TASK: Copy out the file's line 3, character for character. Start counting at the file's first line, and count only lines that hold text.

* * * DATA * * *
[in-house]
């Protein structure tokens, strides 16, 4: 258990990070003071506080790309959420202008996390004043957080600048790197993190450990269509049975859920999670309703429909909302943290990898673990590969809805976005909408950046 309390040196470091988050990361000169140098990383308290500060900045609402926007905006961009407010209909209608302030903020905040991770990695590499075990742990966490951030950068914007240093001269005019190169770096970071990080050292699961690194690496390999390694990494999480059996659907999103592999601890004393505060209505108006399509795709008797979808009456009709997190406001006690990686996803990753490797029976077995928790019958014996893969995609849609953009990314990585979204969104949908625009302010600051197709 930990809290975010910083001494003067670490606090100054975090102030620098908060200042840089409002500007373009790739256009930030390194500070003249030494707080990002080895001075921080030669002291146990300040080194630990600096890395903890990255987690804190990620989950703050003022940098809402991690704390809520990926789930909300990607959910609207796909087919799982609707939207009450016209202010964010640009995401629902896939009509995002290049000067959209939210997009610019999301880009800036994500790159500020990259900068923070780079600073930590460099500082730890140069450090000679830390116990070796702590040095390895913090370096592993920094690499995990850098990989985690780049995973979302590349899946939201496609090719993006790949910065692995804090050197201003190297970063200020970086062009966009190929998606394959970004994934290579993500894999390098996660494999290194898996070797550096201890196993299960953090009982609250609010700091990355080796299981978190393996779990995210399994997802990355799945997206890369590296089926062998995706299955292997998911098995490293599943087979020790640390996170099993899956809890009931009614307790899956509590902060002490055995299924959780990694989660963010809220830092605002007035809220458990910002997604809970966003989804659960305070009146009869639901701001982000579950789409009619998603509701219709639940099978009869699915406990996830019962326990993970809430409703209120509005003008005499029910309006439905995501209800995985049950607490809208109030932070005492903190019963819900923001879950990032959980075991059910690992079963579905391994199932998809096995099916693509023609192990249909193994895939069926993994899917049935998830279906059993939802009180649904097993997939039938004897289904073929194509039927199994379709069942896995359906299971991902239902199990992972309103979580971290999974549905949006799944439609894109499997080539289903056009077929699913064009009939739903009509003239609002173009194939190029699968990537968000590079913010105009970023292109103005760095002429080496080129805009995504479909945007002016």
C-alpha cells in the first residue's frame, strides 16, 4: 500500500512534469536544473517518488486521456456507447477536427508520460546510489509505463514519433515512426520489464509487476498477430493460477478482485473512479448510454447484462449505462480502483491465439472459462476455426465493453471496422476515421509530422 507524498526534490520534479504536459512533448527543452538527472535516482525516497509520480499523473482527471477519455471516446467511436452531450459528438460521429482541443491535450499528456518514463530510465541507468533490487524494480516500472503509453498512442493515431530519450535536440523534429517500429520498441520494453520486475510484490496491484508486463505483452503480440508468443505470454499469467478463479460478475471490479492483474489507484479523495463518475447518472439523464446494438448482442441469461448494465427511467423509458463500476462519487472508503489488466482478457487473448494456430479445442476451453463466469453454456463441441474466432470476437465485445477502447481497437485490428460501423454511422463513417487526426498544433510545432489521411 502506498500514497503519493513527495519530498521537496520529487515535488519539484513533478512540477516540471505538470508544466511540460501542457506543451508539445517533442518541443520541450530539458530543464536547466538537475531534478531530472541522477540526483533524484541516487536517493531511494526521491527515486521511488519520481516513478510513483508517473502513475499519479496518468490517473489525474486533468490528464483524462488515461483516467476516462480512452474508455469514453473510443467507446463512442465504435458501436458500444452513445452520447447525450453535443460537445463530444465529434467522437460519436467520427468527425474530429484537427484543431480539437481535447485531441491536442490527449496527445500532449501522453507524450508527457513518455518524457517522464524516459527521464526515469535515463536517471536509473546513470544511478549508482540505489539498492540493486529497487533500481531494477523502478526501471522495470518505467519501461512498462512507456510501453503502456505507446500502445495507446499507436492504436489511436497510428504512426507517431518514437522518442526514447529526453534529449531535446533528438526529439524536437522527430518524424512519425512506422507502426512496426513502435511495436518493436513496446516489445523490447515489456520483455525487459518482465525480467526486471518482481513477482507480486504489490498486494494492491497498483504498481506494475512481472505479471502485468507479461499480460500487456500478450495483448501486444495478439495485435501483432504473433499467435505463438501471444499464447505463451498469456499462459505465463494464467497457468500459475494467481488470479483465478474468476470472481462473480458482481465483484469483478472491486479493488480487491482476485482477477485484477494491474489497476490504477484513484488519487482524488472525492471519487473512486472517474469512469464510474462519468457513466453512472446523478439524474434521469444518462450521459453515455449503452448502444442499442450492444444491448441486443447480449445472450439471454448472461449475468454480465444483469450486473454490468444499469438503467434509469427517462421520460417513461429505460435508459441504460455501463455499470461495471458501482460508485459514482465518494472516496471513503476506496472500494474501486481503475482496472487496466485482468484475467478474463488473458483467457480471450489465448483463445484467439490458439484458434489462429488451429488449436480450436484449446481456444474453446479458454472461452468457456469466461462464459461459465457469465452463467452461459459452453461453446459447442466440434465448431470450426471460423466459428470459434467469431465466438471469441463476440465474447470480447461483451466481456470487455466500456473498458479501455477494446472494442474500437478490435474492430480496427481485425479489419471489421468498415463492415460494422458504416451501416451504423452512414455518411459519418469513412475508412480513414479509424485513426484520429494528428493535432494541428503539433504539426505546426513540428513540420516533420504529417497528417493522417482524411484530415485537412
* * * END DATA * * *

C-alpha cells in the first residue's frame, strides 16, 4: 500500500512534469536544473517518488486521456456507447477536427508520460546510489509505463514519433515512426520489464509487476498477430493460477478482485473512479448510454447484462449505462480502483491465439472459462476455426465493453471496422476515421509530422 507524498526534490520534479504536459512533448527543452538527472535516482525516497509520480499523473482527471477519455471516446467511436452531450459528438460521429482541443491535450499528456518514463530510465541507468533490487524494480516500472503509453498512442493515431530519450535536440523534429517500429520498441520494453520486475510484490496491484508486463505483452503480440508468443505470454499469467478463479460478475471490479492483474489507484479523495463518475447518472439523464446494438448482442441469461448494465427511467423509458463500476462519487472508503489488466482478457487473448494456430479445442476451453463466469453454456463441441474466432470476437465485445477502447481497437485490428460501423454511422463513417487526426498544433510545432489521411 502506498500514497503519493513527495519530498521537496520529487515535488519539484513533478512540477516540471505538470508544466511540460501542457506543451508539445517533442518541443520541450530539458530543464536547466538537475531534478531530472541522477540526483533524484541516487536517493531511494526521491527515486521511488519520481516513478510513483508517473502513475499519479496518468490517473489525474486533468490528464483524462488515461483516467476516462480512452474508455469514453473510443467507446463512442465504435458501436458500444452513445452520447447525450453535443460537445463530444465529434467522437460519436467520427468527425474530429484537427484543431480539437481535447485531441491536442490527449496527445500532449501522453507524450508527457513518455518524457517522464524516459527521464526515469535515463536517471536509473546513470544511478549508482540505489539498492540493486529497487533500481531494477523502478526501471522495470518505467519501461512498462512507456510501453503502456505507446500502445495507446499507436492504436489511436497510428504512426507517431518514437522518442526514447529526453534529449531535446533528438526529439524536437522527430518524424512519425512506422507502426512496426513502435511495436518493436513496446516489445523490447515489456520483455525487459518482465525480467526486471518482481513477482507480486504489490498486494494492491497498483504498481506494475512481472505479471502485468507479461499480460500487456500478450495483448501486444495478439495485435501483432504473433499467435505463438501471444499464447505463451498469456499462459505465463494464467497457468500459475494467481488470479483465478474468476470472481462473480458482481465483484469483478472491486479493488480487491482476485482477477485484477494491474489497476490504477484513484488519487482524488472525492471519487473512486472517474469512469464510474462519468457513466453512472446523478439524474434521469444518462450521459453515455449503452448502444442499442450492444444491448441486443447480449445472450439471454448472461449475468454480465444483469450486473454490468444499469438503467434509469427517462421520460417513461429505460435508459441504460455501463455499470461495471458501482460508485459514482465518494472516496471513503476506496472500494474501486481503475482496472487496466485482468484475467478474463488473458483467457480471450489465448483463445484467439490458439484458434489462429488451429488449436480450436484449446481456444474453446479458454472461452468457456469466461462464459461459465457469465452463467452461459459452453461453446459447442466440434465448431470450426471460423466459428470459434467469431465466438471469441463476440465474447470480447461483451466481456470487455466500456473498458479501455477494446472494442474500437478490435474492430480496427481485425479489419471489421468498415463492415460494422458504416451501416451504423452512414455518411459519418469513412475508412480513414479509424485513426484520429494528428493535432494541428503539433504539426505546426513540428513540420516533420504529417497528417493522417482524411484530415485537412